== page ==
This is a hard question to answer because when it comes to weight loss ‘one size does not fit all’ and what works for some may not work for others. While it would make sense that eating smaller meals more often might help prevent hunger, this doesn’t always seem to be the case in scientific trials. What may matter most is knowing how you feel when eating less often during a day compared to eating more often and then adapting your eating pattern to suit. Remember:

  • it’s hard to reach your 5-A-Day – or more – goal for fruit and vegetables without including some as between-meal snacks
  • a combination of late night eating with skipping breakfast appears to be the worst scenario for several health aspects.

“Eating less at night could help to achieve better sleep patterns„

The future of eating patterns

The latest research is looking at whether eating patterns can influence our internal body clock (circadian rhythm) and contribute to rising levels of obesity. Our body clock is controlled by both the brain and individual organs. Eating late at night or during the night is thought to create a mismatch between the brain and the organs involved in digestion, affecting our sleep patterns and metabolism. In addition, increasing levels of light at night (from street lighting to electronic devices) may also be changing the bodies internal rhythms and, particularly when combined with irregular eating patterns, could be contributing to weight gain. It’s early days, so watch this space, but regular eating and keeping bedrooms dark could both form part of the future for weight control.

So, should you try to eat regular meals?

Having looked at a wide range of science into meal patterns and their effects on health, it isn’t possible to say for sure what the perfect number of meals is each day. However, there does appear to be some support for the ‘breakfast like a king, lunch like a prince and dine like a pauper’ approach to meals as we appear to be better able to digest and process foods eaten earlier in the day compared to later at night.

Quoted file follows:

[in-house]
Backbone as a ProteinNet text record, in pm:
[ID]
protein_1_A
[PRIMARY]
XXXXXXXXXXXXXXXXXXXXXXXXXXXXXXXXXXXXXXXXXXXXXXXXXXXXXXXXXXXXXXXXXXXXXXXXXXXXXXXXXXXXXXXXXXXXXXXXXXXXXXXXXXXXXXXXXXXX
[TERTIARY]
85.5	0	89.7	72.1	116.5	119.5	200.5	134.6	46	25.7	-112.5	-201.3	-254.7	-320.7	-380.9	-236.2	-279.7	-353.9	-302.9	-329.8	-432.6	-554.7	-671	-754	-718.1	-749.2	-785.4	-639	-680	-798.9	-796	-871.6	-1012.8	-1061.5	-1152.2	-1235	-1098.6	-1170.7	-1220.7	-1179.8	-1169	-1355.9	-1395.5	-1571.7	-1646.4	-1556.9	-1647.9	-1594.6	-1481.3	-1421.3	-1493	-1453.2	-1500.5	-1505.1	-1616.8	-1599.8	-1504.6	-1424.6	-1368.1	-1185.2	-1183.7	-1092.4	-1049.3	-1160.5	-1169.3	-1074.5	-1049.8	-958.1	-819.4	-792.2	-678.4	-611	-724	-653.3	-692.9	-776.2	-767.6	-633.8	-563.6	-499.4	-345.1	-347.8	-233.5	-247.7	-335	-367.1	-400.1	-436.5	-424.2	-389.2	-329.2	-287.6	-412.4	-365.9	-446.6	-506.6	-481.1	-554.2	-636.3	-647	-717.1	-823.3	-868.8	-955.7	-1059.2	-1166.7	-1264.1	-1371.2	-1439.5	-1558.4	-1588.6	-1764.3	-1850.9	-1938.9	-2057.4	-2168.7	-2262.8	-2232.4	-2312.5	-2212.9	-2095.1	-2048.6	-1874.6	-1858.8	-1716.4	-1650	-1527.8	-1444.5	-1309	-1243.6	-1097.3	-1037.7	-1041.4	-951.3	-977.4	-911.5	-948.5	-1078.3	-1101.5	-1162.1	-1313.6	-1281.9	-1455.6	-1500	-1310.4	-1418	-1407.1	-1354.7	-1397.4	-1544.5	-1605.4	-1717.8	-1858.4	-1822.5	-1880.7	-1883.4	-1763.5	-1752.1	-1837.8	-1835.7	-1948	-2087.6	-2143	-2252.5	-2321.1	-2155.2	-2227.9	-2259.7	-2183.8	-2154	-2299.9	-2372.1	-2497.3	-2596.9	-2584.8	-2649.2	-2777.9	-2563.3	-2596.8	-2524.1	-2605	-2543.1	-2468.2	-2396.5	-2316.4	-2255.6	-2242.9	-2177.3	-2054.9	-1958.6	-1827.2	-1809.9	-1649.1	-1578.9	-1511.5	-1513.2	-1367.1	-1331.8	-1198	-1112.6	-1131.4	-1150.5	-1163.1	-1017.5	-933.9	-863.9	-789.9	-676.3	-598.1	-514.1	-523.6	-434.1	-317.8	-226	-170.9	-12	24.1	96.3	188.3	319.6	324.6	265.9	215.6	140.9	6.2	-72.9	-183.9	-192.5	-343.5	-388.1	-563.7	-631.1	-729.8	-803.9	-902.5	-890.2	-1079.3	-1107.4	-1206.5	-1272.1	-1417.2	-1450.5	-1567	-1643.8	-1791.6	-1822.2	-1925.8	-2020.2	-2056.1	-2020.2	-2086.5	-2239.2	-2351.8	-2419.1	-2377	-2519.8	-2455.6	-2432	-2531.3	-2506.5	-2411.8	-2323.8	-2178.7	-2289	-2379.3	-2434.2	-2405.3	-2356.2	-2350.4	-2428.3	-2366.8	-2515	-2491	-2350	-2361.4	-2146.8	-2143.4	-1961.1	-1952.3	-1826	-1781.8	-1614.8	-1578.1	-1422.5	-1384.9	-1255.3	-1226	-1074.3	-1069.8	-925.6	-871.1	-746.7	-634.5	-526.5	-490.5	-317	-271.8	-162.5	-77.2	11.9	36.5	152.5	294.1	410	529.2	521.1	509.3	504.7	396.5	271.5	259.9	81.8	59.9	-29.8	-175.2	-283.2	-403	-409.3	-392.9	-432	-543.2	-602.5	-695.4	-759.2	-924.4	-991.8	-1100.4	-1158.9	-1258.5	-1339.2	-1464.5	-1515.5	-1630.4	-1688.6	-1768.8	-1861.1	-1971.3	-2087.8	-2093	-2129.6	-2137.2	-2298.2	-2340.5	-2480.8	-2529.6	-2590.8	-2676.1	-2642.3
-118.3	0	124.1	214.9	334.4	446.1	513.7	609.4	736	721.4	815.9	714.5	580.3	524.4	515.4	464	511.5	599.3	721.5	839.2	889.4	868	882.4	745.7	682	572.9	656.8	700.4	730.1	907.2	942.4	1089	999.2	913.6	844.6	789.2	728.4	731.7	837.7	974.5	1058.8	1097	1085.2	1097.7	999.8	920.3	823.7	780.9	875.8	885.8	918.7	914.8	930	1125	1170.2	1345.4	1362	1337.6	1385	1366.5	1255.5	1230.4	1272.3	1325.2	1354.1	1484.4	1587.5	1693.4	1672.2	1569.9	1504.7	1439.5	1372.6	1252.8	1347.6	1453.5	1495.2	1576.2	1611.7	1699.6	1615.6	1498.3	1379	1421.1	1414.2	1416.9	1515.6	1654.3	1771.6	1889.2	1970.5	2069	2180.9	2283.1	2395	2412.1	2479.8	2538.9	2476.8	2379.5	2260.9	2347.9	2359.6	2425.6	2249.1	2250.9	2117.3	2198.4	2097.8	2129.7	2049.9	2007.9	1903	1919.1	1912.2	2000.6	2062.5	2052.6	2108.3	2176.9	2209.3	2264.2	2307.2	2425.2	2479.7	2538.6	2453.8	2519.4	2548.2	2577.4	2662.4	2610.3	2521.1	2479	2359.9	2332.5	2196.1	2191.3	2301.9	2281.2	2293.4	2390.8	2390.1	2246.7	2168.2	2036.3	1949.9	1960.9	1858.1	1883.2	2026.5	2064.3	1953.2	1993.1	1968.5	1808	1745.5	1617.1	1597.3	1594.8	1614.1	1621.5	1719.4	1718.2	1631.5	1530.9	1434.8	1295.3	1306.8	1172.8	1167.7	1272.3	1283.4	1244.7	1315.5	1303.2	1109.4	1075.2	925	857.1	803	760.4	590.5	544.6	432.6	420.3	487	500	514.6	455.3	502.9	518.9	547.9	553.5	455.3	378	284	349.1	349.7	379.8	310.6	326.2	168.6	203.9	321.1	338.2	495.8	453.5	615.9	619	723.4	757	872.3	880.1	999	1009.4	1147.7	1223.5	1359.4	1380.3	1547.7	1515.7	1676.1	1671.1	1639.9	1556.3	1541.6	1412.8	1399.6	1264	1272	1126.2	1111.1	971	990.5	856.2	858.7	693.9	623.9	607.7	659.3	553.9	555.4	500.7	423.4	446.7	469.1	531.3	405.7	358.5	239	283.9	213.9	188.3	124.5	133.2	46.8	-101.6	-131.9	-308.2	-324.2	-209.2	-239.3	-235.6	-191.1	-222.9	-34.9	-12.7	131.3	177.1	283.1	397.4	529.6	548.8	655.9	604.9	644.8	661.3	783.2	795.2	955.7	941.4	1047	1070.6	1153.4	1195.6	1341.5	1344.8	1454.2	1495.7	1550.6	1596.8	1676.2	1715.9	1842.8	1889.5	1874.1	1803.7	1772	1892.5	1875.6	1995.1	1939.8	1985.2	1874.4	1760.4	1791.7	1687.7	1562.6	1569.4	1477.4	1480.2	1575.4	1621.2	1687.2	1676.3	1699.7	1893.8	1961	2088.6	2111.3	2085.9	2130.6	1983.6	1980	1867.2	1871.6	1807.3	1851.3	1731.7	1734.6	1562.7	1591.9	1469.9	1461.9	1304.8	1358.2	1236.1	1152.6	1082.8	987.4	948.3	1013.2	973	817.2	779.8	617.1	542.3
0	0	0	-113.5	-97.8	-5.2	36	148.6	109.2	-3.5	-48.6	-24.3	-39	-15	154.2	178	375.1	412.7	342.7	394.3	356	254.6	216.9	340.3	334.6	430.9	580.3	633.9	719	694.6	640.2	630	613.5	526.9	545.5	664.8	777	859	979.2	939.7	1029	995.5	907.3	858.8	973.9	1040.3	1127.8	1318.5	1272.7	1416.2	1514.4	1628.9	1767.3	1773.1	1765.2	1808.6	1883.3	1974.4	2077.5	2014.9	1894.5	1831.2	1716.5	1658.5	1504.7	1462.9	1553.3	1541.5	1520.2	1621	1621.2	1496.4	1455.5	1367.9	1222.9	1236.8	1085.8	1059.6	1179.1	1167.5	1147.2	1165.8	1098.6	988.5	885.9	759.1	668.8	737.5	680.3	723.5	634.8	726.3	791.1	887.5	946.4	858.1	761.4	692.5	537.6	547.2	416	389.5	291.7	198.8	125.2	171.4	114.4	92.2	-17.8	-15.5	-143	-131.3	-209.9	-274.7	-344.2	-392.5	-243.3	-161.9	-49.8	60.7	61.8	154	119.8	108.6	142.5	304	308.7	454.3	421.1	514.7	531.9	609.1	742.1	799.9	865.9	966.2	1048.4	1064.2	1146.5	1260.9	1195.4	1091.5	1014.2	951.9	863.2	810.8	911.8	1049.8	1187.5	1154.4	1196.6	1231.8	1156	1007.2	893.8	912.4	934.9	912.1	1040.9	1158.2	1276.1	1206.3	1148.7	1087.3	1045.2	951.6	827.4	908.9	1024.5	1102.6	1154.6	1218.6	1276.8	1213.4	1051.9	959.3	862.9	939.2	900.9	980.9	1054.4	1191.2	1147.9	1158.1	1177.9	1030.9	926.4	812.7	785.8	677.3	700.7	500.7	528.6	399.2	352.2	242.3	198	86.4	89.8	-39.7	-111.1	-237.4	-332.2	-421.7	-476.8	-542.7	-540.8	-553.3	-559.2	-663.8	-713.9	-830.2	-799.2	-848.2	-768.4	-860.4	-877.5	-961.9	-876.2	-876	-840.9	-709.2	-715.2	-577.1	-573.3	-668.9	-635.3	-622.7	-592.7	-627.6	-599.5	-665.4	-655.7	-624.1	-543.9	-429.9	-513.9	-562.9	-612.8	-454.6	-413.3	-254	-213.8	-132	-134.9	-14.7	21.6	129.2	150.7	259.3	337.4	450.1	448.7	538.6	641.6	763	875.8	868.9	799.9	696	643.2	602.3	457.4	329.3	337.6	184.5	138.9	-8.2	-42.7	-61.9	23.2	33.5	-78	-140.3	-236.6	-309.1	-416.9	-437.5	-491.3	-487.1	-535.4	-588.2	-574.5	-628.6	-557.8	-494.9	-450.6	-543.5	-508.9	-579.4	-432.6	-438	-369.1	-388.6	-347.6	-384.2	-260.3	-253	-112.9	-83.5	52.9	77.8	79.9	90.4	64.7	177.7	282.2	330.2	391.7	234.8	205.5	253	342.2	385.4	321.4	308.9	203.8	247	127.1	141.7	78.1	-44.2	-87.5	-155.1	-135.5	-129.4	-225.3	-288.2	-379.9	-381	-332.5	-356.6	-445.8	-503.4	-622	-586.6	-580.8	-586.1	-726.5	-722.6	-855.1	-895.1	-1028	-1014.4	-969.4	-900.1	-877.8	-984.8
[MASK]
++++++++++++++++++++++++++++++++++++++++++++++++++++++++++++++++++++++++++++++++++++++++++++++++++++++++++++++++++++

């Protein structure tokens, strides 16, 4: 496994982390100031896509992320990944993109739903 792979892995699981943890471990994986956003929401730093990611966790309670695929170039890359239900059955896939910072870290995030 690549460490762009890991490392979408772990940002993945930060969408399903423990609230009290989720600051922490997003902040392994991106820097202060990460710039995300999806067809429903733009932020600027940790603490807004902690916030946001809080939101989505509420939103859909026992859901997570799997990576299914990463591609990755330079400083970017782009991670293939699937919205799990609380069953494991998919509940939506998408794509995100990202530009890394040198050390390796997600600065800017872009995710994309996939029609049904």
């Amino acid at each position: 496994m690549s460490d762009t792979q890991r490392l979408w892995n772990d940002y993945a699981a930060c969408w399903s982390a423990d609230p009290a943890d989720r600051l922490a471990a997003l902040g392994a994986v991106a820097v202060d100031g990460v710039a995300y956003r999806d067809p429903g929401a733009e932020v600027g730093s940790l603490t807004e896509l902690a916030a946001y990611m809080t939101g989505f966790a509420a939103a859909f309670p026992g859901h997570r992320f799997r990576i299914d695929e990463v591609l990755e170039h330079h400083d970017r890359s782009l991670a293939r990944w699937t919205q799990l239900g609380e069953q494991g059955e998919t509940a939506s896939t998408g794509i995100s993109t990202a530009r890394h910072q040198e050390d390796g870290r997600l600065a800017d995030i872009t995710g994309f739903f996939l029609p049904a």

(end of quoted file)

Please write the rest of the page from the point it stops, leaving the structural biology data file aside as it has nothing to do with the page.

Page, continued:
In the UK, we tend to eat smaller breakfast and lunchtime meals, and a larger meal in the evening and so this may be something that’s worth thinking about for you and your family. Eating less at night could have the potential to lower both cholesterol and blood sugar levels, and help to achieve better sleep patterns.

Regular eating patterns may also make it easier for families to eat together. Family mealtimes have a positive impact on food and nutrient intakes and are more social, allowing sharing of the highs and lows of life.

Many people find that hunger has a negative effect on their mood and ability to concentrate, resulting in a quick dash to the cupboard or vending machine. Planning healthy meals and snacks and eating at regular intervals is, for most of us, likely to give us the best chance of controlling body weight and achieving a balanced diet every day.

References available upon request.

AUTHOR BIO
Since qualifying as a Registered Dietitian, Angie Jefferson BSc (Hons) RD, R.Nutr has researched, written and discussed with consumers and health professionals almost every aspect of diet and health. Her overriding aim is to deliver simple positive messages for optimal nutrition within a healthy lifestyle.